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Squirell seeds survive 30,000 year freeze

   
12:09 am on Feb 21, 2012 (gmt 0)

WebmasterWorld Senior Member tangor is a WebmasterWorld Top Contributor of All Time 5+ Year Member Top Contributors Of The Month



About 30,000 years ago, a squirrel saved some fruits in a burrow that was frozen over, and stayed that way ever since. Now, Russian scientists have not only recovered the seeds – they’ve grown viable plants from them.

[theregister.co.uk...]
This is internet related because I found it on the internet. :P
9:01 am on Feb 21, 2012 (gmt 0)

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Didn't that squirrel-thing do this in that Ice Age film?
9:21 am on Feb 21, 2012 (gmt 0)

WebmasterWorld Senior Member lucy24 is a WebmasterWorld Top Contributor of All Time Top Contributors Of The Month



Yes, but have they persuaded a modern squirrel to eat them? That's the acid test.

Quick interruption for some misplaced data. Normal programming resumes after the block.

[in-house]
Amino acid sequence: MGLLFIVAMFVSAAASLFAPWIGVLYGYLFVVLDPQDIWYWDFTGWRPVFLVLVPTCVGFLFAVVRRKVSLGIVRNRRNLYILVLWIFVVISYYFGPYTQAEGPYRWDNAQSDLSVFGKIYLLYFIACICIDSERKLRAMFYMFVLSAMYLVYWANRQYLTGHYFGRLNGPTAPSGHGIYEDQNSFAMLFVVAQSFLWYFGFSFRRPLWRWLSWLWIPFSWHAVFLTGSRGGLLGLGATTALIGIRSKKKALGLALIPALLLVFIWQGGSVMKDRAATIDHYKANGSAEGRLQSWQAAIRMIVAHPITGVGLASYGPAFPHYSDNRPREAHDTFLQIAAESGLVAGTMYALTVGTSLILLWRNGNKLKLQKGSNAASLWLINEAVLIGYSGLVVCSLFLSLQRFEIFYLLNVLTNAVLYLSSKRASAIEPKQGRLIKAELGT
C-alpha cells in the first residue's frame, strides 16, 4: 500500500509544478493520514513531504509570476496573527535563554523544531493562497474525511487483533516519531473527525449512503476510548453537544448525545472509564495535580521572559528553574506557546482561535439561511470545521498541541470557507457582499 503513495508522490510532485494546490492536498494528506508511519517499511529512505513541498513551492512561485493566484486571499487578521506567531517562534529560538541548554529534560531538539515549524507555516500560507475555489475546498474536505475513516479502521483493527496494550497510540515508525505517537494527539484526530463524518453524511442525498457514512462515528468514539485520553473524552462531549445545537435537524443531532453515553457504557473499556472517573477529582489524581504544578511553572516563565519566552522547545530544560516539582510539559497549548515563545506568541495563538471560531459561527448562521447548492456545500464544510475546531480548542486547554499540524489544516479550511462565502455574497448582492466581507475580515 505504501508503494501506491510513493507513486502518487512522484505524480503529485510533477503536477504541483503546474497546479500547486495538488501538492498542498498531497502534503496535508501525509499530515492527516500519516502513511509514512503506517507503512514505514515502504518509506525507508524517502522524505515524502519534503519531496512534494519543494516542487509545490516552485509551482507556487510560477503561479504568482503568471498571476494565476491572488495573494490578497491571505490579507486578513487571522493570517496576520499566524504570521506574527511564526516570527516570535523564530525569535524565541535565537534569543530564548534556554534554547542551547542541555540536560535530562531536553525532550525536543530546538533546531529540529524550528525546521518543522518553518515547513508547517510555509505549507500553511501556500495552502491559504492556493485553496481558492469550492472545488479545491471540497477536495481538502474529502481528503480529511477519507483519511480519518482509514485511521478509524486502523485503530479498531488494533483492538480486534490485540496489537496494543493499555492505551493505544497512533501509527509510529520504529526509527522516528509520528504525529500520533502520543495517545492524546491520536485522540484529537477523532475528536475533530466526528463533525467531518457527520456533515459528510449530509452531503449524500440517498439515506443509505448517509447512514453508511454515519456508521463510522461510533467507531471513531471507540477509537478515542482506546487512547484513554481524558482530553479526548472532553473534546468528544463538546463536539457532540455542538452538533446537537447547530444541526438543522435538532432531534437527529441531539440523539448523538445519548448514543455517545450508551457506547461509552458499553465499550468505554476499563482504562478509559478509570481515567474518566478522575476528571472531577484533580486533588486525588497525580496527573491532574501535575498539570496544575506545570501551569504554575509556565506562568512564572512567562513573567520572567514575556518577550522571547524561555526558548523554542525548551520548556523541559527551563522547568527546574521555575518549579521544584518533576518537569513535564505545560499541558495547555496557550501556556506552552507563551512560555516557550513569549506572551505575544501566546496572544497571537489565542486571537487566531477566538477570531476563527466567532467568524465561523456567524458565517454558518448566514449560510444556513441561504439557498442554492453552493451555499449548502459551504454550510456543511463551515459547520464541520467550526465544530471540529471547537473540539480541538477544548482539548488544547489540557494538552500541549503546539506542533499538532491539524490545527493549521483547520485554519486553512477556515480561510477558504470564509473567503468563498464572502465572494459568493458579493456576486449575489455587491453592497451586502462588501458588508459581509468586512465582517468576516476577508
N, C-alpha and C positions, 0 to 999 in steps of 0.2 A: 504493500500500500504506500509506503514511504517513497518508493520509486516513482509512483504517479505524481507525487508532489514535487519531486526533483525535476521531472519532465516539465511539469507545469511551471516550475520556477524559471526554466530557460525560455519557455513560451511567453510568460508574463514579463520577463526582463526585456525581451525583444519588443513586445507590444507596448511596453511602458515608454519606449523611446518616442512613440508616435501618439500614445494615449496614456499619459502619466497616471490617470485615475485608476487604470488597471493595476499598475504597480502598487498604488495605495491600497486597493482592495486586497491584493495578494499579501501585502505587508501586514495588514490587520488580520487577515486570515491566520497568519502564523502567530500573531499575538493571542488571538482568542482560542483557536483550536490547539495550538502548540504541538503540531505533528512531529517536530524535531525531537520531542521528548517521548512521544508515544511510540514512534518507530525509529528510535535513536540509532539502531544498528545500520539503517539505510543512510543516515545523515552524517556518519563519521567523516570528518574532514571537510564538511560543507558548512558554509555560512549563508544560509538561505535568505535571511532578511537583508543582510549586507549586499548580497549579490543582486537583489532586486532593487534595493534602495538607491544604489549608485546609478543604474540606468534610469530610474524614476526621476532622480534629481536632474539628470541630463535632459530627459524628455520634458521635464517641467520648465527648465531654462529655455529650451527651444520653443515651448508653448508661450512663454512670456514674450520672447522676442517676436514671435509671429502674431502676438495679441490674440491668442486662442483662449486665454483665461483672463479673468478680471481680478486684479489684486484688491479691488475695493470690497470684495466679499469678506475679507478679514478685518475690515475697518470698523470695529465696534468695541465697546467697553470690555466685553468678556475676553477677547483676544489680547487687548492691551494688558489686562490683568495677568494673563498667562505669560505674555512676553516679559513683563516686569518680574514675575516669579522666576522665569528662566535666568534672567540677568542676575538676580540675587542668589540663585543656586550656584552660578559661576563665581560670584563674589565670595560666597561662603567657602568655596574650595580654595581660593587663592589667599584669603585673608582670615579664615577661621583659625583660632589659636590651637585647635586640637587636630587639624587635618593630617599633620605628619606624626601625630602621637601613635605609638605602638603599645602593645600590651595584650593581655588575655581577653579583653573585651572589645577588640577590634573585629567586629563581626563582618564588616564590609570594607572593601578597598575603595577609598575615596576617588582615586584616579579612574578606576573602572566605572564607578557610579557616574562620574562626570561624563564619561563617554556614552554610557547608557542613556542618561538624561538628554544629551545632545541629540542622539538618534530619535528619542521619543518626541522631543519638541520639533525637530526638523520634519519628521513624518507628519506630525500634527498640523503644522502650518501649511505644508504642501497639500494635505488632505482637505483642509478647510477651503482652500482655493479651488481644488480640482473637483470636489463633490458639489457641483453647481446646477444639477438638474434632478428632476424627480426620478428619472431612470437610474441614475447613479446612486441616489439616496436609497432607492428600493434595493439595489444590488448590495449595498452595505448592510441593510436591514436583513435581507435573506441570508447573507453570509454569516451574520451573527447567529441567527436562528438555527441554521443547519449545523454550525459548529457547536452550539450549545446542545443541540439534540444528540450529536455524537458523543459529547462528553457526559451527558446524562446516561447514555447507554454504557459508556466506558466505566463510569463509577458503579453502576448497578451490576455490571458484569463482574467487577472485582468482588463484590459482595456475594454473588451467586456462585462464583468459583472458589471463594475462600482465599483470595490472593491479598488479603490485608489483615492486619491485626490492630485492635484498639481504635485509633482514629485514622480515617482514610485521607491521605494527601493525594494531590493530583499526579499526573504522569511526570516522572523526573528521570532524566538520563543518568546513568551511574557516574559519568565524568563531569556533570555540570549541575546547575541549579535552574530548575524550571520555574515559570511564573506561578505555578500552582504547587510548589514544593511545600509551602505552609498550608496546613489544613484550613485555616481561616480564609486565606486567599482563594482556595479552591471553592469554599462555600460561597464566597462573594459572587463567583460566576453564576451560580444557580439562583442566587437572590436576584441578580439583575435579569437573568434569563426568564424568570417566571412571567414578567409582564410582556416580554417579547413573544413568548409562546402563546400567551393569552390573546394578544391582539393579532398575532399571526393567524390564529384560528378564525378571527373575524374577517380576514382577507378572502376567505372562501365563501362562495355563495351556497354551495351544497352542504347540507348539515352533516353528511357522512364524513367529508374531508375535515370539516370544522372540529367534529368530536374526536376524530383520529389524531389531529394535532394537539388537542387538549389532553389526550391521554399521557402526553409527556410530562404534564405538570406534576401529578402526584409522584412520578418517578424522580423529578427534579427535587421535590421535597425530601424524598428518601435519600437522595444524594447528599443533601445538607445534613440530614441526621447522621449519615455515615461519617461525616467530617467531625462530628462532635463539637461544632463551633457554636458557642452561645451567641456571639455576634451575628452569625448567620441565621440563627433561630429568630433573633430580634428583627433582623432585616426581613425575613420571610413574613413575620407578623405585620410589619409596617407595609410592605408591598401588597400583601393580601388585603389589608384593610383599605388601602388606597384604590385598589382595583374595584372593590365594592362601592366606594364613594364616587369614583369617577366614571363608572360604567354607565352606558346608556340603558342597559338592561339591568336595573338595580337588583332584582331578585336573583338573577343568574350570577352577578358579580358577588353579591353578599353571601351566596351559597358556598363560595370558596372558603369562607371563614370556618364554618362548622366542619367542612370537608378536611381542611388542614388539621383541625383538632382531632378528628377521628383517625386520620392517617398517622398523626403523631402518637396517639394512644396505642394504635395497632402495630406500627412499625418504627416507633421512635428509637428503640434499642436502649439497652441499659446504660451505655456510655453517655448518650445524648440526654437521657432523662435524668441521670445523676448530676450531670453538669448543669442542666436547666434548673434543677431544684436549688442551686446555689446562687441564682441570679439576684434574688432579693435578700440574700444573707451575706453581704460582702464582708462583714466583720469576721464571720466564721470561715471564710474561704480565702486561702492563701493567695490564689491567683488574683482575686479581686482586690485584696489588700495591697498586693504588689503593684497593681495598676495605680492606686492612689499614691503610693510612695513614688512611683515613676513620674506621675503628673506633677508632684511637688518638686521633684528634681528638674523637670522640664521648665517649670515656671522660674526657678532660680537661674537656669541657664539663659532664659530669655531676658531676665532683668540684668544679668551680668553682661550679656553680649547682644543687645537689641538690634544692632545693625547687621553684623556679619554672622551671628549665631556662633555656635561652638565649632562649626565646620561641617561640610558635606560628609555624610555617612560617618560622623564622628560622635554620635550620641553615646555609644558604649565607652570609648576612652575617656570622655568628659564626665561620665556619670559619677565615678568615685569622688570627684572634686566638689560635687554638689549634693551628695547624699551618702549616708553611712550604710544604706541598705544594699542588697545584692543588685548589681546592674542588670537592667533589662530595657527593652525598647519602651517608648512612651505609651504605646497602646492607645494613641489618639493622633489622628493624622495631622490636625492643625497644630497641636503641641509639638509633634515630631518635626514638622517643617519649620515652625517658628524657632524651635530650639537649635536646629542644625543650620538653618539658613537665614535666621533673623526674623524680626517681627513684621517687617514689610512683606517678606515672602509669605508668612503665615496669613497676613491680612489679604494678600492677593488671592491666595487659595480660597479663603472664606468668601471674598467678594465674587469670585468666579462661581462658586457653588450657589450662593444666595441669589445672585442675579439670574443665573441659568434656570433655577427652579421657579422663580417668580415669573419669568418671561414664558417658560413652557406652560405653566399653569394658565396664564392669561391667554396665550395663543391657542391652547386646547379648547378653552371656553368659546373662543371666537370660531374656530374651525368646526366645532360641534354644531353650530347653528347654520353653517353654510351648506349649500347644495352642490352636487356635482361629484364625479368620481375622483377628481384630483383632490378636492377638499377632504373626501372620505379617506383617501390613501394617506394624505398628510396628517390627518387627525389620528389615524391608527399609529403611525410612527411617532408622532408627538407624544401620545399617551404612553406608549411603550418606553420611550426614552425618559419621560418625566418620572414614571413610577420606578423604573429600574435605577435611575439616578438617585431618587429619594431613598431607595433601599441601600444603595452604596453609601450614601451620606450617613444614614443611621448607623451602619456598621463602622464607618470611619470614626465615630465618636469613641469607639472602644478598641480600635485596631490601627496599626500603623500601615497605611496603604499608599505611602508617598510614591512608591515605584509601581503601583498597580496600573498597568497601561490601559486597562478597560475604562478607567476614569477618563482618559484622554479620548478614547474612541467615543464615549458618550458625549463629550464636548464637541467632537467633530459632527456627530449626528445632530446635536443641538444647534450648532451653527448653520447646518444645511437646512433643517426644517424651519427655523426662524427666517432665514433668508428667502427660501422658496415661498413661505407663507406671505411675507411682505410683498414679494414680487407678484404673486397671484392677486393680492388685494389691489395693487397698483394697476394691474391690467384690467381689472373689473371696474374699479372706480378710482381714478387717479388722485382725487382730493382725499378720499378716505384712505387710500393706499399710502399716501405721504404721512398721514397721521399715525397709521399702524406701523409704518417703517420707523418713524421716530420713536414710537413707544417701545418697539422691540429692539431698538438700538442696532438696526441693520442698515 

Inquiring minds would also like to know how they determined it was a squirrel rather than, say, a vole or a lemming or a rabbit or some other burrowing critter. Apparently the squirrel did not die guarding its stash, which would have been my first guess. Now, if they'd also cloned the late squirrel, and it ate the seeds...
9:41 am on Feb 21, 2012 (gmt 0)

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If they had found the squirrel's nuts rather than seeds, would they have then been able to clone the squirrel?
9:46 am on Feb 21, 2012 (gmt 0)

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Sort of related Russian Scientists Bore Into Ancient Antarctic Lake [nytimes.com]

Marshall
7:42 pm on Feb 23, 2012 (gmt 0)

WebmasterWorld Senior Member essex_boy is a WebmasterWorld Top Contributor of All Time 10+ Year Member



I first thought, wonder what happened to the squirrel.....